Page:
The amount of money Pierce County Council members intend to spend on local behavioral health services this year is a number that keeps shrinking.
In December, council members were poised to dedicate more than $10 million annually to beef up local behavioral health services — but a last-minute change of heart from then-Councilwoman Joyce McDonald killed a 0.1 of 1 percent sales tax increase after a year of debate.
In March, newly elected County Executive Bruce Dammeier proposed a supplemental budget adjustment that would pump $4.7 million into local behavioral health programs.
Tuesday, council members took a preliminary vote to slice the figure down to $1.45 million. A 5-2 majority supported an amendment by Council Chairman Doug Richardson to erase most of the proposals from Dammeier. Councilmen Derek Young and Rick Talbert voted no.
Richardson’s amendment, if adopted as part of a supplemental budget, would eliminate a proposed $2.7 million for a short-stay, 16-bed crisis diversion center, as well as a pair of vans manned by a mobile crisis team of “behavioral health first responders.”
Also absent from Richardson’s amendment is $500,000 intended to improve the Roosevelt Barracks at the Orting Soldiers Home, and provide temporary housing and services for homeless veterans.
Richardson’s amendment, if adopted as part of a supplemental budget, would eliminate a proposed $2.7 million for a short-stay, 16-bed crisis diversion center, as well as a pair of vans manned by a mobile crisis team of “behavioral health first responders.”Also absent from Richardson’s amendment is $500,000 intended to improve the Roosevelt Barracks at the Orting Soldiers Home, and provide temporary housing and services for homeless veterans.
Instead, the amendment would double the contribution to a planned 120-bed psychiatric hospital jointly operated by MultiCare and CHI Franciscan in Tacoma. Dammeier had proposed contributing $500,000 to the facility, which proponents initially said could be funded entirely with private money.
Richardson’s amendment would raise the county’s contribution to $1 million. He said the prospect of a crisis center of some sort within the MultiCare-Franciscan facility might be a better fit than Dammeier’s proposal.
The remaining money would split three ways:
▪ $100,000 for a new county employee – a full-time behavioral health manager.
▪ $200,000 for an evaluation of Dammeier’s mobile crisis team concept.
▪ $150,000 for a pilot program overseen by MultiCare, which operates a mobile outreach crisis team in Puyallup.
A parade of speakers spent two hours commenting on Richardson’s amendment Tuesday. Milton Mayor Debra Perry said the county needed to address what she called a crisis smaller cities can’t handle alone.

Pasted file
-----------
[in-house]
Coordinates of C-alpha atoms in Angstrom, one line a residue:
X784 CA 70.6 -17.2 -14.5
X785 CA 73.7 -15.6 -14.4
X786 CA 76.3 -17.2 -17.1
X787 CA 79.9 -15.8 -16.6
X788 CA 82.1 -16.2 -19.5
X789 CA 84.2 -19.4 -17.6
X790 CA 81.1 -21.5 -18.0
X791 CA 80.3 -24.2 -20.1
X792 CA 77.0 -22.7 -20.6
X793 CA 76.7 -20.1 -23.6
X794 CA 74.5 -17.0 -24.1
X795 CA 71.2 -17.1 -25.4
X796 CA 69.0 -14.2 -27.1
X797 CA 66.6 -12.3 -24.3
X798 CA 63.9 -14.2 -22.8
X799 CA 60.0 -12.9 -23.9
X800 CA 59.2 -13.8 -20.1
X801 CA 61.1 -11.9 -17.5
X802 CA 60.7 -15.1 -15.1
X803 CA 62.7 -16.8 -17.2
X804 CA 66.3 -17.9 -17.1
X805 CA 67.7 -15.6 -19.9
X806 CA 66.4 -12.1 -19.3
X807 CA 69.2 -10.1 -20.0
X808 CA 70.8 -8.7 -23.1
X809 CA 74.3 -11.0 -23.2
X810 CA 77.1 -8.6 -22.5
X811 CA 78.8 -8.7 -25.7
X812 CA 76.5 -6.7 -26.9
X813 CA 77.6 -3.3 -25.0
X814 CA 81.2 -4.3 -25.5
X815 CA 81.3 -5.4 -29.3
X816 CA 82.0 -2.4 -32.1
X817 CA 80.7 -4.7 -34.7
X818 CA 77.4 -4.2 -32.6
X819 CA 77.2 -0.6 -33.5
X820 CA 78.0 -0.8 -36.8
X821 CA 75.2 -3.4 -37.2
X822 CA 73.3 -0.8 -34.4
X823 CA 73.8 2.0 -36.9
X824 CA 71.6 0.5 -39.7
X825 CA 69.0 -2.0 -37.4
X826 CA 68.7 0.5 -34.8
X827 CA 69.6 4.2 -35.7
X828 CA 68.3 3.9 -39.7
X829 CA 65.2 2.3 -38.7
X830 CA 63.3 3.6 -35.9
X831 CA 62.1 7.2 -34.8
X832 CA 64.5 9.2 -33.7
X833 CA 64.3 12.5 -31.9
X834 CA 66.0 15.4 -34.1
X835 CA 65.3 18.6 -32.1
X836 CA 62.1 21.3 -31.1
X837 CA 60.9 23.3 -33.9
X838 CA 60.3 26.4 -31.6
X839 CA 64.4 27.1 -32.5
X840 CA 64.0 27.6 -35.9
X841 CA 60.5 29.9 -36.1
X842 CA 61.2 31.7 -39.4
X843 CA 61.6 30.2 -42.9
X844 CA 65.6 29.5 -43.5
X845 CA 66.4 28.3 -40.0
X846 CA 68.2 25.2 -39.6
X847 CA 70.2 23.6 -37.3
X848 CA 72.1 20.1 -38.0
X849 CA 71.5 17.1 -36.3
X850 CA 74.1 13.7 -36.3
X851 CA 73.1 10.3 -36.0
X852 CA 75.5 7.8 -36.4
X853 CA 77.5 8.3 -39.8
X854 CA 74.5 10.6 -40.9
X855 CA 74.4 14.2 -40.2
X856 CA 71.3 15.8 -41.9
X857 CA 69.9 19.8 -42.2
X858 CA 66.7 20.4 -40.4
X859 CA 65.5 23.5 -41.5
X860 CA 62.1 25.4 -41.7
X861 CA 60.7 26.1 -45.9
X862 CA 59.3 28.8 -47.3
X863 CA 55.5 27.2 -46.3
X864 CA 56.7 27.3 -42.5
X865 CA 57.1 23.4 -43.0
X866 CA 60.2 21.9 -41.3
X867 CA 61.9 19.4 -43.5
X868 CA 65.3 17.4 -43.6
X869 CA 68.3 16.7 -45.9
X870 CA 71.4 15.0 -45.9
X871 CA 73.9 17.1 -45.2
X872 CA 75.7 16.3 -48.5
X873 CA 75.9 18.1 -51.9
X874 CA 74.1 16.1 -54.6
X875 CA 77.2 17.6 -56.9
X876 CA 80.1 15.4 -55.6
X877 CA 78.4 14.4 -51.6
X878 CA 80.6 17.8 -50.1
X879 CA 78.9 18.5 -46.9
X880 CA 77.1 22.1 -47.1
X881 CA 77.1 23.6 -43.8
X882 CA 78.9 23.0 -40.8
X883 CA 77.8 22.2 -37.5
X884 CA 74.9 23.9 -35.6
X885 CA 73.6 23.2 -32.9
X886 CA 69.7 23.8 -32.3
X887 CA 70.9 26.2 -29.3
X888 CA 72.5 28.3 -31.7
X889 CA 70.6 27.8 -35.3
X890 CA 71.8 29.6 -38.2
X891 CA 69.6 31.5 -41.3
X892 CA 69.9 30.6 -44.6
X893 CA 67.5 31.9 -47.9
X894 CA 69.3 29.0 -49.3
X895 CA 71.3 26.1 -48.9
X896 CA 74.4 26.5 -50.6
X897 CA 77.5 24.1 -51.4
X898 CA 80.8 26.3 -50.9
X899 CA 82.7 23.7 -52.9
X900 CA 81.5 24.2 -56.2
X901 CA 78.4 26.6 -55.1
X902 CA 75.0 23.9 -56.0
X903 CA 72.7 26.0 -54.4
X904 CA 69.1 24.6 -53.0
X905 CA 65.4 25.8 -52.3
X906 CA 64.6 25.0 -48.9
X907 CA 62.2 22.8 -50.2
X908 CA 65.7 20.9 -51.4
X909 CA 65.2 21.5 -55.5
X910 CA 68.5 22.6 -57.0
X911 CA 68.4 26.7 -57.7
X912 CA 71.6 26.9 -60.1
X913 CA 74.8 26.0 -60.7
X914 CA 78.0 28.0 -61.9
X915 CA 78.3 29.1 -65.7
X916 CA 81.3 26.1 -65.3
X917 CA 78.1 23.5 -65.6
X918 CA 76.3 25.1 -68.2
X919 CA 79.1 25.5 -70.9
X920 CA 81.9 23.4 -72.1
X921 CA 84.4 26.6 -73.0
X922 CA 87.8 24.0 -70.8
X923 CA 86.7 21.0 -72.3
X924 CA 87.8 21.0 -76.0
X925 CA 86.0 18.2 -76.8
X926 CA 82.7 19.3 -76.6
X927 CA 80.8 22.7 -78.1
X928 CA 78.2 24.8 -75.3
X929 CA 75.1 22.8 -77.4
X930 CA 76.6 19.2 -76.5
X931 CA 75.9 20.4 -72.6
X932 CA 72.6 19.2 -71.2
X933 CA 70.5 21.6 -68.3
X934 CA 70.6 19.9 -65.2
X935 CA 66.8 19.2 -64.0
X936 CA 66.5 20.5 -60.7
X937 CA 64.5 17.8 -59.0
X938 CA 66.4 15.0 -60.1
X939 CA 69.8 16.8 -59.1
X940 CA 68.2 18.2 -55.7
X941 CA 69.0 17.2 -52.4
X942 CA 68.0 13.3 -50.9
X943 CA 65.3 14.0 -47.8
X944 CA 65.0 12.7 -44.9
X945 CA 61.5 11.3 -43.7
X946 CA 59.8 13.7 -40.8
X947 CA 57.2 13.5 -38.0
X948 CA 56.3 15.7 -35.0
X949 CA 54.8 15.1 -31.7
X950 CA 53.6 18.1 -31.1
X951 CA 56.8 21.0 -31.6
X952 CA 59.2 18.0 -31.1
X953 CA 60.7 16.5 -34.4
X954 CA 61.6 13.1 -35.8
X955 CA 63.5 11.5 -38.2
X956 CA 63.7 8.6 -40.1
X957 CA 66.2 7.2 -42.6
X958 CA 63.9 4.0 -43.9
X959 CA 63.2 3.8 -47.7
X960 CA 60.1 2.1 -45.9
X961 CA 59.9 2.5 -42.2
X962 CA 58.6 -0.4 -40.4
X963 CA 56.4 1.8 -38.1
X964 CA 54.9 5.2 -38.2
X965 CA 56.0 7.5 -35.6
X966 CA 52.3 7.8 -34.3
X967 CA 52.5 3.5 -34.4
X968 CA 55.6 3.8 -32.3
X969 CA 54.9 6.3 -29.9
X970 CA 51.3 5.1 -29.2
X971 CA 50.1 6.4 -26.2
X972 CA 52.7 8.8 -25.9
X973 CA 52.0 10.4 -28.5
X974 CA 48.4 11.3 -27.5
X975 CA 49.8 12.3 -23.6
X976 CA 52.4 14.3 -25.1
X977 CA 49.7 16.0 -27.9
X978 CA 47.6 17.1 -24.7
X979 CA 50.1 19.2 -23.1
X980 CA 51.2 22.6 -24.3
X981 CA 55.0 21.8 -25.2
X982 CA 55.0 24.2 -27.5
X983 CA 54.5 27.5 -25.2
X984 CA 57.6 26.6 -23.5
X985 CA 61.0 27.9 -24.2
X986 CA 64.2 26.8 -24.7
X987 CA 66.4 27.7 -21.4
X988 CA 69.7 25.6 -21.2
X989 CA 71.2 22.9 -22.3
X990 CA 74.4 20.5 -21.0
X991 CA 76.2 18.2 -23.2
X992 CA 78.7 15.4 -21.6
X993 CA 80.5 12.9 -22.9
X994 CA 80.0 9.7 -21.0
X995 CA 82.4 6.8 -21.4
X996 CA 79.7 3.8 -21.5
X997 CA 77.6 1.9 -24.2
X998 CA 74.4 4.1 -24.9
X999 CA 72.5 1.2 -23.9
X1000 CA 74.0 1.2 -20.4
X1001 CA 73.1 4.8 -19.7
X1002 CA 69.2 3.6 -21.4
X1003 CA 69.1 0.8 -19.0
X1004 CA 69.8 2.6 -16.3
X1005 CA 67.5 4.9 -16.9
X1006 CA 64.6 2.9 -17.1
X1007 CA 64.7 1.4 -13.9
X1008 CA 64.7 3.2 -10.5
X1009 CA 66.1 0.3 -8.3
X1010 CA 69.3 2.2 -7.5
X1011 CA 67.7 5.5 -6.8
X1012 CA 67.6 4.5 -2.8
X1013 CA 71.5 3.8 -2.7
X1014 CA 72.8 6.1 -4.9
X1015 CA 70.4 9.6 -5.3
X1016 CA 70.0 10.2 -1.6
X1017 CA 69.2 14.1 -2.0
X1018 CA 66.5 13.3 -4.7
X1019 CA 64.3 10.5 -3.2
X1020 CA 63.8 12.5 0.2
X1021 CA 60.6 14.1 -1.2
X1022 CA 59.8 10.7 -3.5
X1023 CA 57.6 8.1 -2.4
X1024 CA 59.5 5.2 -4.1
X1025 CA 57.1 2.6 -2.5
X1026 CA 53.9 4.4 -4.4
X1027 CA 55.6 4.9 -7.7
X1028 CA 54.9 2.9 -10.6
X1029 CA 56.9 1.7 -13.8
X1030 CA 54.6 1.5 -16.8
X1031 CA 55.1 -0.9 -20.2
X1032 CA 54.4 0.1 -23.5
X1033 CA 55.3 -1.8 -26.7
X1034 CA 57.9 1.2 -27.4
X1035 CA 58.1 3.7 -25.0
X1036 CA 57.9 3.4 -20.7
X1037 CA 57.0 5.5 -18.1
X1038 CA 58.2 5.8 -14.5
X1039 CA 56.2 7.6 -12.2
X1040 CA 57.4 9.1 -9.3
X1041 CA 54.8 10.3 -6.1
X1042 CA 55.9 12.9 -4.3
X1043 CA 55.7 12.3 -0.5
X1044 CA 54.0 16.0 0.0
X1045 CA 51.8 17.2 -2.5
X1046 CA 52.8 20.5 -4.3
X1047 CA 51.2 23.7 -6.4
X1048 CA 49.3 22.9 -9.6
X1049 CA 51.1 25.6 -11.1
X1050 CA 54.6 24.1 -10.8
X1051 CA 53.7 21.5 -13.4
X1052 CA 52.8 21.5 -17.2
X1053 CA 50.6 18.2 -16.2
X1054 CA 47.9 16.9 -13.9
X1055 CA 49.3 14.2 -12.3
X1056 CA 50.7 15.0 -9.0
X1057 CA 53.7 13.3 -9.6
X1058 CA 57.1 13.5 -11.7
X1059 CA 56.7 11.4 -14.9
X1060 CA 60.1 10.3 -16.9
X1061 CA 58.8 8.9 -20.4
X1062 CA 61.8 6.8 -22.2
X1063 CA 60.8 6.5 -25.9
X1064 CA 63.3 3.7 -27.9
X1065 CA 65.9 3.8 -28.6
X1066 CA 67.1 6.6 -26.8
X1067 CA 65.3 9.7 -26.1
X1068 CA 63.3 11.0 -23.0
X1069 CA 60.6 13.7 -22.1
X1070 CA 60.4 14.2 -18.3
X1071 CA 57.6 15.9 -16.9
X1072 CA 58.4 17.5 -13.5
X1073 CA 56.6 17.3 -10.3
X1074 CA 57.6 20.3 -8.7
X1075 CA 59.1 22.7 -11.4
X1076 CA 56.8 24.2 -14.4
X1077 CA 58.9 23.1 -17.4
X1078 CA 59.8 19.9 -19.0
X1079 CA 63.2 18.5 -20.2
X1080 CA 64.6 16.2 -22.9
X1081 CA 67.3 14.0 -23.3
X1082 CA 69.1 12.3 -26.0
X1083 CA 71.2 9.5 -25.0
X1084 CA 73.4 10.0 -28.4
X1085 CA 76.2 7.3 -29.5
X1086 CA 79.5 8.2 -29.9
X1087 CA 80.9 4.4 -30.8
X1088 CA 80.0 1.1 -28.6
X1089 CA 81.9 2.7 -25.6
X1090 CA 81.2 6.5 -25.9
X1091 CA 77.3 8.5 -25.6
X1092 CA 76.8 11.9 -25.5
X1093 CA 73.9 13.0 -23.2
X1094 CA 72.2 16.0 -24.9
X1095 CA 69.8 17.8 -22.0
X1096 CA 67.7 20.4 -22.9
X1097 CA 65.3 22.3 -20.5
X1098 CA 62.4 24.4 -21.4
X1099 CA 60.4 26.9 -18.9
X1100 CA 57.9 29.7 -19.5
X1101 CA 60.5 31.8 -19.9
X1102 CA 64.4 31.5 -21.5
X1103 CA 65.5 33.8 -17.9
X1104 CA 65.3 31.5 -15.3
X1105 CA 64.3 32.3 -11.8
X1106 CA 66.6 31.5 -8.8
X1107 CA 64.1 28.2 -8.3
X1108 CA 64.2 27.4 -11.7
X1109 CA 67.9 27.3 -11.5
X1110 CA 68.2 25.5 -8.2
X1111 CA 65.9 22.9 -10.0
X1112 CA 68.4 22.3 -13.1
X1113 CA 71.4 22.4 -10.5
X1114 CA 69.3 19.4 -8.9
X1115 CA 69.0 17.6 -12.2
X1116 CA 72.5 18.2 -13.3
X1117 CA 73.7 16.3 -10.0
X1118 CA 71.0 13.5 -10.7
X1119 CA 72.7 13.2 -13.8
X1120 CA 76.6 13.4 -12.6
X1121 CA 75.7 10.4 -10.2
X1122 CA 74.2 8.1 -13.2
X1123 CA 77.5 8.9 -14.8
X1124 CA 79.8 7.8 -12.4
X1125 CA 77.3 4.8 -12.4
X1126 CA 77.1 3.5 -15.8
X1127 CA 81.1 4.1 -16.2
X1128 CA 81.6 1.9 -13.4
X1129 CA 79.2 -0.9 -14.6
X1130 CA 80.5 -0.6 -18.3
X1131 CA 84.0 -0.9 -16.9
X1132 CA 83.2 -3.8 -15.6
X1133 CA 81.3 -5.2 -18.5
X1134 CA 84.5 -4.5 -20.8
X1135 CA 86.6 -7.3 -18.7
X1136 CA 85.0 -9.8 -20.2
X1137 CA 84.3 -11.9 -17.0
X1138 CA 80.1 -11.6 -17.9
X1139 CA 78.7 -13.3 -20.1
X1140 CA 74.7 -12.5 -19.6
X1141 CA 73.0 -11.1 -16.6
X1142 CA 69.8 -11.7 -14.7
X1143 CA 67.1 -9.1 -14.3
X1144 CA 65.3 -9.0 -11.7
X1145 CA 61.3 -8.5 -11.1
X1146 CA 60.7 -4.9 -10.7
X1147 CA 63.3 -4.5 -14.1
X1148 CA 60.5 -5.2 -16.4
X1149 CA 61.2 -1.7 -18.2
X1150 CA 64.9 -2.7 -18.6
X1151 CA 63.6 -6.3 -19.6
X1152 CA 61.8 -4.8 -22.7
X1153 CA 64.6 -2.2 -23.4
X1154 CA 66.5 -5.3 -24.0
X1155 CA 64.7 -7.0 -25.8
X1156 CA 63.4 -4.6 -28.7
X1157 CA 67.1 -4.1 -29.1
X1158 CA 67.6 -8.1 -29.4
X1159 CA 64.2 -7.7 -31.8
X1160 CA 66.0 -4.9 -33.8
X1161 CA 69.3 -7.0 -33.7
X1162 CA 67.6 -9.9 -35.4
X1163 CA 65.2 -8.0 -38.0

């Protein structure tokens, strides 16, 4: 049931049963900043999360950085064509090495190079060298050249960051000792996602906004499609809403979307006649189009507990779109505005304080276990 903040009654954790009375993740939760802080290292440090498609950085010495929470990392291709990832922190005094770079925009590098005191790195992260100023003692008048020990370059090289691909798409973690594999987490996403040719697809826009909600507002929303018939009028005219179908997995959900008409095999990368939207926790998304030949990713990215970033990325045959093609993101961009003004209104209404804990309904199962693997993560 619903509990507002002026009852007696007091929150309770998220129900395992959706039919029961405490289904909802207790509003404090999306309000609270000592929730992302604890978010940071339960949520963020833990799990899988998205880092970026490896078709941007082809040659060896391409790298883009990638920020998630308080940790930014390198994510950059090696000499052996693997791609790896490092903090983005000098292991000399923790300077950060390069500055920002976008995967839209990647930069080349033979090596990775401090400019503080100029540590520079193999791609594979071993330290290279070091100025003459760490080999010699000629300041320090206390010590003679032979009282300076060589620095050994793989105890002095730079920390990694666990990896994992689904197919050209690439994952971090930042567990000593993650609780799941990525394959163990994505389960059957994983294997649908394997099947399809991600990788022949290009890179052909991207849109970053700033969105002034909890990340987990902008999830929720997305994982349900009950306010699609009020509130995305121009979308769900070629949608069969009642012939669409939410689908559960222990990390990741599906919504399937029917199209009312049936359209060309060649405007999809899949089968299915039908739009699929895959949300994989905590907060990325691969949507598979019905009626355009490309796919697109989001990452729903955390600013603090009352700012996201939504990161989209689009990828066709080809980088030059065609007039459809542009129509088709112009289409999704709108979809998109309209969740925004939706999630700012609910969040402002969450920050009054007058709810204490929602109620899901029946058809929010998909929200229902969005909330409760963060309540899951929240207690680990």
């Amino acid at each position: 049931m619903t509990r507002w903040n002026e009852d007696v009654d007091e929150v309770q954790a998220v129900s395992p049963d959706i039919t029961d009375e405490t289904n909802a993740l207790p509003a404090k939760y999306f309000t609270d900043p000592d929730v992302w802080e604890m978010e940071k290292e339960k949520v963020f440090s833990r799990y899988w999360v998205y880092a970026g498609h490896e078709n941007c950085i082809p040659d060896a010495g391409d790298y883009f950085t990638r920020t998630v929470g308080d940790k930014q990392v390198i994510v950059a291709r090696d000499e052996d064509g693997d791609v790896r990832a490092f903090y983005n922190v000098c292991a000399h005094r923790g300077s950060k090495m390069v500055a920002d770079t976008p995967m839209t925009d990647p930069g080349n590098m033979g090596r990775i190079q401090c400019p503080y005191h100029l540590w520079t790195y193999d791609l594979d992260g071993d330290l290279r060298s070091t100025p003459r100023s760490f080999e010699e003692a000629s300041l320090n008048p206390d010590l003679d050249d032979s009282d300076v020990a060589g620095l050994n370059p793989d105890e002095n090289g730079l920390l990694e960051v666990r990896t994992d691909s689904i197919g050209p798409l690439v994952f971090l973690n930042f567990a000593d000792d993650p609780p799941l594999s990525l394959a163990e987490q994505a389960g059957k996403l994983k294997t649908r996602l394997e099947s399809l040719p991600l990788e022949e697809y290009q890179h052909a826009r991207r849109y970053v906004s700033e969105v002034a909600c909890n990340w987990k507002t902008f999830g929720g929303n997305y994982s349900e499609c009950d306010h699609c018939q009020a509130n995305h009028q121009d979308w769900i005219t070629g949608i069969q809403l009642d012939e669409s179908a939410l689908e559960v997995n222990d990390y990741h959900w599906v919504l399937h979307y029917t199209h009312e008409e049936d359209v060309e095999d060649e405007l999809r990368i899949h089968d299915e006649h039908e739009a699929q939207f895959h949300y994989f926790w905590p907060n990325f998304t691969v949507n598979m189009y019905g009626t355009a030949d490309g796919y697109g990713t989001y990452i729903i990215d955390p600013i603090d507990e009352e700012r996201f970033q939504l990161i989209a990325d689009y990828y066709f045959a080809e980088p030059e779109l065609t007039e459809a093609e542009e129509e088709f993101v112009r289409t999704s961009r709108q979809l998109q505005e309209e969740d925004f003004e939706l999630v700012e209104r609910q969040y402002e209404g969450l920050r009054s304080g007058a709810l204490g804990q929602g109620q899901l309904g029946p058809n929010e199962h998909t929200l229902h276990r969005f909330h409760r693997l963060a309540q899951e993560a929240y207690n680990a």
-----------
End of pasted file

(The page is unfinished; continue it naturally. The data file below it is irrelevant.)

Connie Brown, executive director of the Tacoma-Pierce County Affordable Housing Consortium, suggested that council members were putting off the problem and putting more money into studies rather than services (in 2016, the county paid $64,000 for a study of behavioral health needs).
“It looks like we are racing to the bottom spending money on studies,” she said. “I think we’ve got enough studies.”
It looks like we are racing to the bottom spending money on studies. I think we’ve got enough studies.
Connie Brown, Executive Director, Tacoma-Pierce County Affordable Housing Consortium
Richardson, sensitive to the point, said his amendment backed an “investigation” of Dammeier’s mobile crisis proposal to test its effectiveness.
“We’re not doing another study,” he said. “If that’s what was articulated today, that’s on me, and it’s not what I’m attempting to do.”
Talbert and Young still hope to restore the funding in Dammeier’s original proposal — that debate is still ahead.
“I know what we’re doing right now has been tremendously unsuccessful,” Talbert said. “It has been tremendously undervalued and under-resourced.”
Young called Dammeier’s original budget proposal a starting point on the path “to build up a barely adequate behavioral health system.”
Tuesday’s vote doesn’t end the debate. Apart from Richardson’s amendment, 15 more are on the table. The council won’t take them up in public again until June 6 at the earliest. A final vote on the supplemental budget will likely follow.
Richardson and Councilman Dan Roach underlined the timing in separate statements, noting that the final version of a supplemental budget and associated mental health services is likely to shift as each of the amendments come up for consideration.
Technically, the council doesn’t have to vote on a supplemental budget at all. By summer, members will be debating the full 2018 budget. Richardson noted that many of the specific discussions about mental health services will get a fuller airing then.
“We are committed here,” he said Tuesday. “This is not push it out into the fourth quarter.”